Melamine cabinets are popular in many western homes. It's an expensive material that tends to show wear and tear easily. The good news is most damage, including peeling and chipping, can be fixed without having to completely resurface the cabinets. Here's how you can repair this on your own.
Clean the Cabinet
You want to try to do this several days in advance. Cleaning the cabinet at least 3 days before you attempt the repair will allow the cabinet plenty of time to dry completely. You will be working with glues that won't adhere well to dirty or damp surfaces.
Cover the Hardware
If you aren't able to remove the hardware completely, you can just cover it with painter's tape. This is recommended only because the repair may take up a larger area than it appears, and this will protect the hardware from the glue.
Get the Right Glue
Most cabinets are made with an MDF core. This material is sturdy and will hold up well for cabinet applications. The problem is the material likes to suck up moisture. This needs to be taken into consideration when you purchase your glue. You want to find a glue that is formulated specifically for different materials. You can find glue specifically made for melamine at most home improvement stores.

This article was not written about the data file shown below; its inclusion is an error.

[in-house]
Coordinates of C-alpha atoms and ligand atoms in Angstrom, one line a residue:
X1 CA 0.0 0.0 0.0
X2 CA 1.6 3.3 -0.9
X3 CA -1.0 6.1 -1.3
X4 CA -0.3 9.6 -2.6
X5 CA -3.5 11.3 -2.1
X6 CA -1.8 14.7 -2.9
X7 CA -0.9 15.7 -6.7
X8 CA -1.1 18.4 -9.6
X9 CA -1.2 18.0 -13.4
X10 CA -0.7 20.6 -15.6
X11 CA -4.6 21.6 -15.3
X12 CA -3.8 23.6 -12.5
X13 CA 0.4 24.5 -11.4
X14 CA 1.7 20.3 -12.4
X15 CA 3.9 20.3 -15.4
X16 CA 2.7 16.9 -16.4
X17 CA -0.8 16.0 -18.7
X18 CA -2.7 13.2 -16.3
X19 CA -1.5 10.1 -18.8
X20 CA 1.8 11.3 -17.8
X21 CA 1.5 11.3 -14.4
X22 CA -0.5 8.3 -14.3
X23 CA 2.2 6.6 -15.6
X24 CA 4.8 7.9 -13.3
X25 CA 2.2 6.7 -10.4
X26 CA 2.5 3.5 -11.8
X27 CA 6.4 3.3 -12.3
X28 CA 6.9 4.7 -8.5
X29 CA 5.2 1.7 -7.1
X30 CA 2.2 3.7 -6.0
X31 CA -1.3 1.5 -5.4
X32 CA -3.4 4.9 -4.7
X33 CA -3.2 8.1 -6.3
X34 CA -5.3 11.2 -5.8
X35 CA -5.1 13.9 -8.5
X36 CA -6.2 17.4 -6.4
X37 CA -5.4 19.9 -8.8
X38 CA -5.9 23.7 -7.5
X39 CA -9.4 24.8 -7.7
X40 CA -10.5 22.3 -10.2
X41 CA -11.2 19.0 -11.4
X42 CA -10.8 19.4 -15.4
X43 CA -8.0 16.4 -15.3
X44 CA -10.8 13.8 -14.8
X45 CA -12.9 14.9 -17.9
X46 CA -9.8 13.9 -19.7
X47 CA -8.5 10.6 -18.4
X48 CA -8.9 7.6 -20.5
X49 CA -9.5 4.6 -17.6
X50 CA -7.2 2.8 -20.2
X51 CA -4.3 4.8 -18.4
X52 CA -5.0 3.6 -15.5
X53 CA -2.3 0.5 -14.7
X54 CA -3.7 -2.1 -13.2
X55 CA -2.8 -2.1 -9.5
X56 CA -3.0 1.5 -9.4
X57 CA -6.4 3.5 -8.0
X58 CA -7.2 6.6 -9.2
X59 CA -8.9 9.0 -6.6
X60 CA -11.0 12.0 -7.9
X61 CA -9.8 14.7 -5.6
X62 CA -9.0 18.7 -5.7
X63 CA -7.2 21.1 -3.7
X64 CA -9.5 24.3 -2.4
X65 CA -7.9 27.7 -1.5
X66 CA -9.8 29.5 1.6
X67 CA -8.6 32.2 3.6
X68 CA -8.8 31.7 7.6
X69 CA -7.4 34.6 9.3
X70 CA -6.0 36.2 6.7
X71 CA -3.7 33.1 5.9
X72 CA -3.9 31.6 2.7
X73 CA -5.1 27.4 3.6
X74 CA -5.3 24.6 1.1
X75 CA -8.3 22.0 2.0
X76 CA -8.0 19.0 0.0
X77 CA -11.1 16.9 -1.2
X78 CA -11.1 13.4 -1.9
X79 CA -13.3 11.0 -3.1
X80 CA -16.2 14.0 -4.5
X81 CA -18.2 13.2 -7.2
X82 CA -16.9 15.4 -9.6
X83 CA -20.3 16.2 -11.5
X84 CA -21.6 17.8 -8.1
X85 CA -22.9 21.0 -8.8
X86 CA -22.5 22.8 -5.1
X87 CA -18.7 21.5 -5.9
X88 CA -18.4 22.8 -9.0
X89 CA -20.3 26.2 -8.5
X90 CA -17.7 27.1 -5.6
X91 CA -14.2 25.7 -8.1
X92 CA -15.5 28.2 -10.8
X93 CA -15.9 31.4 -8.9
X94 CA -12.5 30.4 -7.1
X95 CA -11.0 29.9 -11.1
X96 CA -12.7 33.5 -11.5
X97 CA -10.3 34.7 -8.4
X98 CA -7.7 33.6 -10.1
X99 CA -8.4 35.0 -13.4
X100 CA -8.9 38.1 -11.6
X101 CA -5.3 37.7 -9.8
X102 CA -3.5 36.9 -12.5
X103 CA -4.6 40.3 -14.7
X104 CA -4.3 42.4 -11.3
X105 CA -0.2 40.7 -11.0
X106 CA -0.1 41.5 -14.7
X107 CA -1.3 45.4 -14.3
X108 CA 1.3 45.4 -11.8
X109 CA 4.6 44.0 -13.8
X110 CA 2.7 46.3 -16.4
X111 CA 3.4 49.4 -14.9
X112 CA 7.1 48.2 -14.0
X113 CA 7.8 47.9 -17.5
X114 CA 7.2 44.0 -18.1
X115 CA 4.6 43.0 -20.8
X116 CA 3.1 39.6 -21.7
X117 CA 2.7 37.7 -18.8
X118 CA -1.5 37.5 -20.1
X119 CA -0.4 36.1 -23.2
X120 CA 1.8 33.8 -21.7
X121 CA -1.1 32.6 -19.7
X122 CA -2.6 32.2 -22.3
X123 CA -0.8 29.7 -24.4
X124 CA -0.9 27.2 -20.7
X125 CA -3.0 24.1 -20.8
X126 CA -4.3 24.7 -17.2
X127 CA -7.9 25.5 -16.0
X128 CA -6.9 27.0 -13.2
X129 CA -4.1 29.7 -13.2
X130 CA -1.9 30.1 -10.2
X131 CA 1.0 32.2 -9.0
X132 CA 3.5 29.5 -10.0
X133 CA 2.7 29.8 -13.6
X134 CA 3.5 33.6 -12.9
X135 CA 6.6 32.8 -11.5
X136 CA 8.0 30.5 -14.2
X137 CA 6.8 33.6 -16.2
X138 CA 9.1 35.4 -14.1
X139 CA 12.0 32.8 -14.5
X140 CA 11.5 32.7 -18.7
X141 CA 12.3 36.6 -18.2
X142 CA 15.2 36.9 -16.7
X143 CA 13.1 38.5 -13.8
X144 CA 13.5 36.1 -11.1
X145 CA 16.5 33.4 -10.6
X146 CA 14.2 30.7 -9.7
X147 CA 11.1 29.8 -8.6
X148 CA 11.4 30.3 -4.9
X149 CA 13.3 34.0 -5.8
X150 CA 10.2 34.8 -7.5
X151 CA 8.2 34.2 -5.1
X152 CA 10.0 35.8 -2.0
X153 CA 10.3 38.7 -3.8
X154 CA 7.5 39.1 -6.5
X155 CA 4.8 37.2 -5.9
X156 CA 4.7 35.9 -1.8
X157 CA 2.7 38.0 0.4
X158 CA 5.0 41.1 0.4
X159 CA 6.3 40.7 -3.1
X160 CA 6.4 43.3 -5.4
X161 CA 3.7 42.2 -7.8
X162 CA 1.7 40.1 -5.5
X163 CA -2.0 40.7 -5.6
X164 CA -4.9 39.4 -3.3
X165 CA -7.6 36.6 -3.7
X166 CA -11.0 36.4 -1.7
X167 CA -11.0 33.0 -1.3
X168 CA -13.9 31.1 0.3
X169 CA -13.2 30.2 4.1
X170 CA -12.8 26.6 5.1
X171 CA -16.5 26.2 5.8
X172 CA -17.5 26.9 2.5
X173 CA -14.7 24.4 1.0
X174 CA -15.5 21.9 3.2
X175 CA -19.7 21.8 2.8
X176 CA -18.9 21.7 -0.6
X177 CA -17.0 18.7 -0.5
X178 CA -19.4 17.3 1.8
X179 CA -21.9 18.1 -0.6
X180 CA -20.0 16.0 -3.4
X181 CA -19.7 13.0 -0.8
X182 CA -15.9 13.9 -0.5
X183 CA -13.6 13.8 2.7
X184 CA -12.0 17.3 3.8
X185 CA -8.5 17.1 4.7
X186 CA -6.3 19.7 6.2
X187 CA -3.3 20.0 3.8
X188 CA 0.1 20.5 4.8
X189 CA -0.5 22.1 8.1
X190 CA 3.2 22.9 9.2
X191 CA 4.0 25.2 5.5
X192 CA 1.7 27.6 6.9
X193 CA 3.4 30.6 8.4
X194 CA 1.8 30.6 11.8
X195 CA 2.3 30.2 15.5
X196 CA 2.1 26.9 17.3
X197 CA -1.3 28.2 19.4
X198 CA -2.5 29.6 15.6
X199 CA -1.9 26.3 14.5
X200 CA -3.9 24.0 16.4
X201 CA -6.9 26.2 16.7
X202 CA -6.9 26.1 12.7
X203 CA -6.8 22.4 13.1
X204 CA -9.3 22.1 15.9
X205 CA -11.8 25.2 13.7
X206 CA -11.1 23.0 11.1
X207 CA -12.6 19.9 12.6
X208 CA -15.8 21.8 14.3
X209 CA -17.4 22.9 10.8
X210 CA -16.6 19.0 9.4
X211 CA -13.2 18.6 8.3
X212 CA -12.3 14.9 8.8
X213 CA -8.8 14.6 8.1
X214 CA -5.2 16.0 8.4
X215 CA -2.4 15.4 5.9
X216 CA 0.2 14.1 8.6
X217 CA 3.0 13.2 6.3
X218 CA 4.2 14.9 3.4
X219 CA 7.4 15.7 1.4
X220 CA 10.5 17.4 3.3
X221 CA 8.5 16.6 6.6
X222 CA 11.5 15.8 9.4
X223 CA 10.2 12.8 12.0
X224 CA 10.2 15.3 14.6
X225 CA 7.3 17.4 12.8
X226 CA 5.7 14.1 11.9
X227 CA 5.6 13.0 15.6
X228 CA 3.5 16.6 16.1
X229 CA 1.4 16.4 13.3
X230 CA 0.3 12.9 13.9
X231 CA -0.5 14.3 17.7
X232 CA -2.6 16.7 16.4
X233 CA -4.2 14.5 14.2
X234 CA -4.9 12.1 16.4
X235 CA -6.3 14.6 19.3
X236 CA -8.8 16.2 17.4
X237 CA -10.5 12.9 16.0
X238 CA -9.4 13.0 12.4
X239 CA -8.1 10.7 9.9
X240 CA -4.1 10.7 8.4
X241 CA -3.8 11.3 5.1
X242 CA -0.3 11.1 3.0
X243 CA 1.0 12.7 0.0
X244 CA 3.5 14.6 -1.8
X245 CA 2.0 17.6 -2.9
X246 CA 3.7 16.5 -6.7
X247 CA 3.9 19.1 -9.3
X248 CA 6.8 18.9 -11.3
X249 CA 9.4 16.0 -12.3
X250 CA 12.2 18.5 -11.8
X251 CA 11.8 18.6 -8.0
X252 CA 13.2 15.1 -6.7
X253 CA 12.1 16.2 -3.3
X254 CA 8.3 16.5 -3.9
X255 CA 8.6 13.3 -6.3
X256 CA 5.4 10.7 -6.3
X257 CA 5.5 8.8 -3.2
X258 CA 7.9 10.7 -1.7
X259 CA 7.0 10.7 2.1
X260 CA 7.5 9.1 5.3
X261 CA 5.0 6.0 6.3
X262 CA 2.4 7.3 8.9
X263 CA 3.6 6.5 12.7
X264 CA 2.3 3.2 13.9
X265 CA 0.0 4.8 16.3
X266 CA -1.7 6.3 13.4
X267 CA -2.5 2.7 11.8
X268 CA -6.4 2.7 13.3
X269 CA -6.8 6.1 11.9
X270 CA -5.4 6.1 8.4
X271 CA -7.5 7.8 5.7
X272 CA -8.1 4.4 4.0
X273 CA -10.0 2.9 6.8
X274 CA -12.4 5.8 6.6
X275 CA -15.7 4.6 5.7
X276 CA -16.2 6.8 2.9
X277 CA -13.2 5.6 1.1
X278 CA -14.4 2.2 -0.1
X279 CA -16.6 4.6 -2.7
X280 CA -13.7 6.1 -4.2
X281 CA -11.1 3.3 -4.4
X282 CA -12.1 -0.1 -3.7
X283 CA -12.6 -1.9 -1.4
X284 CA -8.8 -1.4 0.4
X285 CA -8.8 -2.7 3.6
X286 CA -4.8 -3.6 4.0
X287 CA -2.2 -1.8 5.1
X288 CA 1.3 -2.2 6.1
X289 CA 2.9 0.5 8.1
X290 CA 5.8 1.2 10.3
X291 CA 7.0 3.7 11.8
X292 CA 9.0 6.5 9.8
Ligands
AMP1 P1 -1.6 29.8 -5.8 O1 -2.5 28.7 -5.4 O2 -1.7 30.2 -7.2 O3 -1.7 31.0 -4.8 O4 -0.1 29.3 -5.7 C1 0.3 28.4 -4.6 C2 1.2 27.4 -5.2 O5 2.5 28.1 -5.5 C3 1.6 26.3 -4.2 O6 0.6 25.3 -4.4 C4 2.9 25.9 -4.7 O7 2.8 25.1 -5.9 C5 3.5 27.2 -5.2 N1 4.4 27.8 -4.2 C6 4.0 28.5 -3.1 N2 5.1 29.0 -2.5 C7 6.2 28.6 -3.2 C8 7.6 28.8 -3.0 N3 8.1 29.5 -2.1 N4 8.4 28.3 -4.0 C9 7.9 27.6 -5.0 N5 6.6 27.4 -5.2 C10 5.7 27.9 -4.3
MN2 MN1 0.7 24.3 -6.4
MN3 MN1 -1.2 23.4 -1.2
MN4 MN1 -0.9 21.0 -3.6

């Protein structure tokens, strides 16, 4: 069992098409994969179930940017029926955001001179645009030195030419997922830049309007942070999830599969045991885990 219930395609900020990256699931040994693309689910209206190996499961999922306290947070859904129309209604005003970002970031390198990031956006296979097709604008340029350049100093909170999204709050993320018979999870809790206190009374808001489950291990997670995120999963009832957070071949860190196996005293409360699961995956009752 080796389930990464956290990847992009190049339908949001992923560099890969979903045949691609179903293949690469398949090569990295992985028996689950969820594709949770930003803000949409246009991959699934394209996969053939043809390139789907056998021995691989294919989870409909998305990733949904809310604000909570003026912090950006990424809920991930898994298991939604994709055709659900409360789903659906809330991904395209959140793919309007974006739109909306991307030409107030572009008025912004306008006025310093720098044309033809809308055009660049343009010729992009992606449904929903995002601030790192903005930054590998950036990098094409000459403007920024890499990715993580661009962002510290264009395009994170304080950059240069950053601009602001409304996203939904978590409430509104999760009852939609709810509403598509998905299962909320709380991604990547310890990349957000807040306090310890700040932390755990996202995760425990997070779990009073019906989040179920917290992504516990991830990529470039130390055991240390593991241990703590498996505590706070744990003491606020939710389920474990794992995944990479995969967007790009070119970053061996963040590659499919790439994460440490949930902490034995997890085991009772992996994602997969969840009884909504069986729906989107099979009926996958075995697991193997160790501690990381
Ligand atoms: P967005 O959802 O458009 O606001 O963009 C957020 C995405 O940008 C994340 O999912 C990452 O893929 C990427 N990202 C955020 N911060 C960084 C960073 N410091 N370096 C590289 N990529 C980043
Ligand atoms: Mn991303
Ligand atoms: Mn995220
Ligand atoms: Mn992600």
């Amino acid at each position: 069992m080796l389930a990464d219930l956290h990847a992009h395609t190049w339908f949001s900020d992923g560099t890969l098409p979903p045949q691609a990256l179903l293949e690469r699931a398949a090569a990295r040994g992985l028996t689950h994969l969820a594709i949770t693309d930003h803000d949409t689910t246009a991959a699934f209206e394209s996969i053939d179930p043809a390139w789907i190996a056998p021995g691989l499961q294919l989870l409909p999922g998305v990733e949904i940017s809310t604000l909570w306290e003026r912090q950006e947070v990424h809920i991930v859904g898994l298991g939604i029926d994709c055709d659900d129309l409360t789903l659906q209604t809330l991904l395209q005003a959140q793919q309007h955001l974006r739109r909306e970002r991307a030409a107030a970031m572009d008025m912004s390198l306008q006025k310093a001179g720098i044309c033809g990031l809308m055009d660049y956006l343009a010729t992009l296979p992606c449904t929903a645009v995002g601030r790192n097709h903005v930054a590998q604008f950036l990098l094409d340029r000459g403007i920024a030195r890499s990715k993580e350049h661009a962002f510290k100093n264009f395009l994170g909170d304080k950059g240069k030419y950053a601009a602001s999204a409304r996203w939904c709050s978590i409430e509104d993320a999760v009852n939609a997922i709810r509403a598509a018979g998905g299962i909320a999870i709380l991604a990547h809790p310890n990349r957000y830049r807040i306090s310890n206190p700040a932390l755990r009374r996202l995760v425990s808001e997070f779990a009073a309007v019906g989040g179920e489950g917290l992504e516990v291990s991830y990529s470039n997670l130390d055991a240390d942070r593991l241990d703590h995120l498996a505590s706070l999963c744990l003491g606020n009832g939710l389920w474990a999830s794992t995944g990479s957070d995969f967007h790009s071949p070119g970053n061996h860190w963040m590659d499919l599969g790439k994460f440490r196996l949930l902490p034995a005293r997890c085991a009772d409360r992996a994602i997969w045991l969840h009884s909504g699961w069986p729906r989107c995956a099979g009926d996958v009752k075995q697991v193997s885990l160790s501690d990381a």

Apply the Glue
The trickiest part of this repair is applying the glue to the whole surface without causing more damage. You want to carefully coat the surface of the cabinet under the peeling melamine. If the melamine is just starting to peel and it's a small area, you may want to use a cotton swab to get the glue under the melamine without pulling on it. For larger peeling areas, you can gently hold the melamine out slightly while you brush on the glue.
Clamp It Down
You will need to use a clamp to create the pressure necessary for the glue to bond. You can find clamps that have a rubber coating to protect the finish of the cabinet. If these aren't handy, you can fold up a soft paper towel to place on each side of the clamp. In most cases, you will only have to keep the clamps on for a few hours, but follow the suggestions provided on the glue for maximum adhesion.
Once the glue has cured you can remove the clamps. Any painter's tape can be removed at this point as well. If you took off the hardware you can reinstall it. It's not uncommon for the cabinet to start to peel in a nearby area once you've fixed one portion of the cabinet. Watch over the next few weeks, and repeat this process if another peel starts. It's much easier to fix when you first notice it than it is to let it go.